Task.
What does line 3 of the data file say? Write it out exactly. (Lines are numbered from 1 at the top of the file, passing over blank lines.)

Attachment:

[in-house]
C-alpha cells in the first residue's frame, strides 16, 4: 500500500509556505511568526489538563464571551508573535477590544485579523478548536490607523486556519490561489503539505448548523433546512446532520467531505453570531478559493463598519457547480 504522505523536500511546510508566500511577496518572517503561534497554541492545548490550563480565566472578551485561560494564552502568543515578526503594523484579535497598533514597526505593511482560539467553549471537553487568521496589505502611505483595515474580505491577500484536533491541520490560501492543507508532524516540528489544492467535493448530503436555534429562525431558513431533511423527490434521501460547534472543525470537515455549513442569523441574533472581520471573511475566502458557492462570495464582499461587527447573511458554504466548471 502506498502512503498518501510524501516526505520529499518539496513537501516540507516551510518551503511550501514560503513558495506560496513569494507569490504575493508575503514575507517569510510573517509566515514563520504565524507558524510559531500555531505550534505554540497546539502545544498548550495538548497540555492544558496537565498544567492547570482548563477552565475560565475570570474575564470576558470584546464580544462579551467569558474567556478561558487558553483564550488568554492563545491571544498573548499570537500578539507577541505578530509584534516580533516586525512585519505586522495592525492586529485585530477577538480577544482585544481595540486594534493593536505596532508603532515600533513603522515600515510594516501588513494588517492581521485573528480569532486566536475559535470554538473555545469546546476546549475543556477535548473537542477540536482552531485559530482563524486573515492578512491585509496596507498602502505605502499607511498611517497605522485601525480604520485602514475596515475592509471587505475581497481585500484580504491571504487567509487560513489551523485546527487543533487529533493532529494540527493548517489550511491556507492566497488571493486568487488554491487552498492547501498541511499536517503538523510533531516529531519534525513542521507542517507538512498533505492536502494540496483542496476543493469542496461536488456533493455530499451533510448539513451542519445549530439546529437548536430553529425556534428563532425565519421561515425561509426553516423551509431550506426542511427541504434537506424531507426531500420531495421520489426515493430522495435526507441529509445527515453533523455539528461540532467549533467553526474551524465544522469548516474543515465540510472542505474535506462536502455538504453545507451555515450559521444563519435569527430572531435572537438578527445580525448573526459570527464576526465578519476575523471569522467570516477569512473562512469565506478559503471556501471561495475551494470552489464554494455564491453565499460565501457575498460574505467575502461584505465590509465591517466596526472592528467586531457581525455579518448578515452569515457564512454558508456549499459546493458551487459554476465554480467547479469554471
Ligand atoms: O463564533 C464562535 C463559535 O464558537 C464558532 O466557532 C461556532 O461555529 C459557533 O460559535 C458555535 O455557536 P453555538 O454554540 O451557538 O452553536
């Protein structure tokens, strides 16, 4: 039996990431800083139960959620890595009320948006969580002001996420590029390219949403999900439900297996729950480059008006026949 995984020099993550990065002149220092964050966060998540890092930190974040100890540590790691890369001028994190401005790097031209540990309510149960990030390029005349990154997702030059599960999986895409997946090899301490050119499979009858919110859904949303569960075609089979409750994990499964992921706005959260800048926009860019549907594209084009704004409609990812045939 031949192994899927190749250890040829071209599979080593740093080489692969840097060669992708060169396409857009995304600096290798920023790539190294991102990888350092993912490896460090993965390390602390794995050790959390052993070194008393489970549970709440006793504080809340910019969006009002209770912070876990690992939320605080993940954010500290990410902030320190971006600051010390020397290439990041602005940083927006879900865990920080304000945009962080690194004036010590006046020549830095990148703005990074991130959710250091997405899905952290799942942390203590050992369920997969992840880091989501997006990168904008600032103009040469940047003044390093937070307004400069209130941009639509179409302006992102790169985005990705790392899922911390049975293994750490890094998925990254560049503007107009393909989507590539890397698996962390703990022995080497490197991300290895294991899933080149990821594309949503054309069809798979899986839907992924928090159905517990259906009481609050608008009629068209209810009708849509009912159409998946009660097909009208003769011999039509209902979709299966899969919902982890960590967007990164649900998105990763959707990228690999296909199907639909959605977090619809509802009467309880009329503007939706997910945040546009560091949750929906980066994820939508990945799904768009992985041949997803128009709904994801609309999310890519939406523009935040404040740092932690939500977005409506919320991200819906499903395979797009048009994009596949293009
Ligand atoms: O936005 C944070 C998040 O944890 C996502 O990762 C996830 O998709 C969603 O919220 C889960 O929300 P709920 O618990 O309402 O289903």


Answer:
Ligand atoms: O463564533 C464562535 C463559535 O464558537 C464558532 O466557532 C461556532 O461555529 C459557533 O460559535 C458555535 O455557536 P453555538 O454554540 O451557538 O452553536